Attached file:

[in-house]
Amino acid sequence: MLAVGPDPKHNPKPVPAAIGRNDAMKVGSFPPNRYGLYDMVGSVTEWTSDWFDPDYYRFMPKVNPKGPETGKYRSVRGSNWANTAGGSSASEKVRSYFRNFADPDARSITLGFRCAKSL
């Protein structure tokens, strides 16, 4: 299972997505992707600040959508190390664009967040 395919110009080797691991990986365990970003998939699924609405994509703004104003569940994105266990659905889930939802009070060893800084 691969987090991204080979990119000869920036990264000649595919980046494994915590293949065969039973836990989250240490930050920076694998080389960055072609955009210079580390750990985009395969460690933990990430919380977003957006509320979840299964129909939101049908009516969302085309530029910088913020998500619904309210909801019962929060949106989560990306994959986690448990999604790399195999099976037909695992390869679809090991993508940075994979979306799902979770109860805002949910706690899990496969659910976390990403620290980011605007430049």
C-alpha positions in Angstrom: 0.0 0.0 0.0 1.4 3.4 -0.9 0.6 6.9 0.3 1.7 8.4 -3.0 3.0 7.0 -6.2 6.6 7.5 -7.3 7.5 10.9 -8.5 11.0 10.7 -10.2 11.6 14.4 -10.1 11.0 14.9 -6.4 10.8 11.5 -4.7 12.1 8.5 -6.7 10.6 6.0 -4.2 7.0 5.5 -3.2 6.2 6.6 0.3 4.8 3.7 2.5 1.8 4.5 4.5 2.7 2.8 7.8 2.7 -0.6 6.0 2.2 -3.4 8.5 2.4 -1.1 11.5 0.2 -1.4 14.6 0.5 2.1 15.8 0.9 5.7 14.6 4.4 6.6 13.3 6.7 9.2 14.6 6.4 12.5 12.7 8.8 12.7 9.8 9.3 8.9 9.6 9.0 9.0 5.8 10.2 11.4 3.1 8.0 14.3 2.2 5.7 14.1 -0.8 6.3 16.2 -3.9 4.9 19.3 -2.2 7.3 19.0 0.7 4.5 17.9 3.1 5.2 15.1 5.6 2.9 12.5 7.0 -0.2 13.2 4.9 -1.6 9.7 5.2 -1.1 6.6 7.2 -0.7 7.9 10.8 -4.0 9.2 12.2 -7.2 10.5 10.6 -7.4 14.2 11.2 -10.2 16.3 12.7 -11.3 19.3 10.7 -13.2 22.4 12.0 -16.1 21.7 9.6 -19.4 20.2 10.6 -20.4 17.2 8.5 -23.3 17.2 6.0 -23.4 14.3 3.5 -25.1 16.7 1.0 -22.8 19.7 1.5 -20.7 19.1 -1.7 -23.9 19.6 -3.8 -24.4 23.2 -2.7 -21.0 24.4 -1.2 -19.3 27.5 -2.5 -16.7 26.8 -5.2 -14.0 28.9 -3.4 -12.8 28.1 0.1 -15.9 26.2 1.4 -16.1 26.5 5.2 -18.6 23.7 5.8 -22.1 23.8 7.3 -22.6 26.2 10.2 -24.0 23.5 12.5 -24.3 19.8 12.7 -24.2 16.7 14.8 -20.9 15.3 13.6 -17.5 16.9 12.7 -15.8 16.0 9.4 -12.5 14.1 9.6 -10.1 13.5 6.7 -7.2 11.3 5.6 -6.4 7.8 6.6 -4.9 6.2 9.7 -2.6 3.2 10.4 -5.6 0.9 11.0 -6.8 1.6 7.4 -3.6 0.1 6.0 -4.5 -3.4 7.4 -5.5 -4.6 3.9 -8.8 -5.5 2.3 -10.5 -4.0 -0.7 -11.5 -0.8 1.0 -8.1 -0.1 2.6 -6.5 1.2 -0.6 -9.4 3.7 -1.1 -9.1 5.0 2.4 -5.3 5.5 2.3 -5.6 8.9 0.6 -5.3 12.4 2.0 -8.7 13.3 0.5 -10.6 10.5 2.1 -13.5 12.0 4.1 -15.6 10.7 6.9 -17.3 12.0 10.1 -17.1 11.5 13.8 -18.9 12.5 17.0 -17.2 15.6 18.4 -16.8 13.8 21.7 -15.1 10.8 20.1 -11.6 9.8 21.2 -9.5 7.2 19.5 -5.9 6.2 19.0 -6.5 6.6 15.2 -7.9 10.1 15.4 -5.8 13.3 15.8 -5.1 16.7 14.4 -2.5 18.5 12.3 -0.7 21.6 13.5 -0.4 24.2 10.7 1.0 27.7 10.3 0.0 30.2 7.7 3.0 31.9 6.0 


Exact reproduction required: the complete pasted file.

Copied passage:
[in-house]
Amino acid sequence: MLAVGPDPKHNPKPVPAAIGRNDAMKVGSFPPNRYGLYDMVGSVTEWTSDWFDPDYYRFMPKVNPKGPETGKYRSVRGSNWANTAGGSSASEKVRSYFRNFADPDARSITLGFRCAKSL
């Protein structure tokens, strides 16, 4: 299972997505992707600040959508190390664009967040 395919110009080797691991990986365990970003998939699924609405994509703004104003569940994105266990659905889930939802009070060893800084 691969987090991204080979990119000869920036990264000649595919980046494994915590293949065969039973836990989250240490930050920076694998080389960055072609955009210079580390750990985009395969460690933990990430919380977003957006509320979840299964129909939101049908009516969302085309530029910088913020998500619904309210909801019962929060949106989560990306994959986690448990999604790399195999099976037909695992390869679809090991993508940075994979979306799902979770109860805002949910706690899990496969659910976390990403620290980011605007430049």
C-alpha positions in Angstrom: 0.0 0.0 0.0 1.4 3.4 -0.9 0.6 6.9 0.3 1.7 8.4 -3.0 3.0 7.0 -6.2 6.6 7.5 -7.3 7.5 10.9 -8.5 11.0 10.7 -10.2 11.6 14.4 -10.1 11.0 14.9 -6.4 10.8 11.5 -4.7 12.1 8.5 -6.7 10.6 6.0 -4.2 7.0 5.5 -3.2 6.2 6.6 0.3 4.8 3.7 2.5 1.8 4.5 4.5 2.7 2.8 7.8 2.7 -0.6 6.0 2.2 -3.4 8.5 2.4 -1.1 11.5 0.2 -1.4 14.6 0.5 2.1 15.8 0.9 5.7 14.6 4.4 6.6 13.3 6.7 9.2 14.6 6.4 12.5 12.7 8.8 12.7 9.8 9.3 8.9 9.6 9.0 9.0 5.8 10.2 11.4 3.1 8.0 14.3 2.2 5.7 14.1 -0.8 6.3 16.2 -3.9 4.9 19.3 -2.2 7.3 19.0 0.7 4.5 17.9 3.1 5.2 15.1 5.6 2.9 12.5 7.0 -0.2 13.2 4.9 -1.6 9.7 5.2 -1.1 6.6 7.2 -0.7 7.9 10.8 -4.0 9.2 12.2 -7.2 10.5 10.6 -7.4 14.2 11.2 -10.2 16.3 12.7 -11.3 19.3 10.7 -13.2 22.4 12.0 -16.1 21.7 9.6 -19.4 20.2 10.6 -20.4 17.2 8.5 -23.3 17.2 6.0 -23.4 14.3 3.5 -25.1 16.7 1.0 -22.8 19.7 1.5 -20.7 19.1 -1.7 -23.9 19.6 -3.8 -24.4 23.2 -2.7 -21.0 24.4 -1.2 -19.3 27.5 -2.5 -16.7 26.8 -5.2 -14.0 28.9 -3.4 -12.8 28.1 0.1 -15.9 26.2 1.4 -16.1 26.5 5.2 -18.6 23.7 5.8 -22.1 23.8 7.3 -22.6 26.2 10.2 -24.0 23.5 12.5 -24.3 19.8 12.7 -24.2 16.7 14.8 -20.9 15.3 13.6 -17.5 16.9 12.7 -15.8 16.0 9.4 -12.5 14.1 9.6 -10.1 13.5 6.7 -7.2 11.3 5.6 -6.4 7.8 6.6 -4.9 6.2 9.7 -2.6 3.2 10.4 -5.6 0.9 11.0 -6.8 1.6 7.4 -3.6 0.1 6.0 -4.5 -3.4 7.4 -5.5 -4.6 3.9 -8.8 -5.5 2.3 -10.5 -4.0 -0.7 -11.5 -0.8 1.0 -8.1 -0.1 2.6 -6.5 1.2 -0.6 -9.4 3.7 -1.1 -9.1 5.0 2.4 -5.3 5.5 2.3 -5.6 8.9 0.6 -5.3 12.4 2.0 -8.7 13.3 0.5 -10.6 10.5 2.1 -13.5 12.0 4.1 -15.6 10.7 6.9 -17.3 12.0 10.1 -17.1 11.5 13.8 -18.9 12.5 17.0 -17.2 15.6 18.4 -16.8 13.8 21.7 -15.1 10.8 20.1 -11.6 9.8 21.2 -9.5 7.2 19.5 -5.9 6.2 19.0 -6.5 6.6 15.2 -7.9 10.1 15.4 -5.8 13.3 15.8 -5.1 16.7 14.4 -2.5 18.5 12.3 -0.7 21.6 13.5 -0.4 24.2 10.7 1.0 27.7 10.3 0.0 30.2 7.7 3.0 31.9 6.0 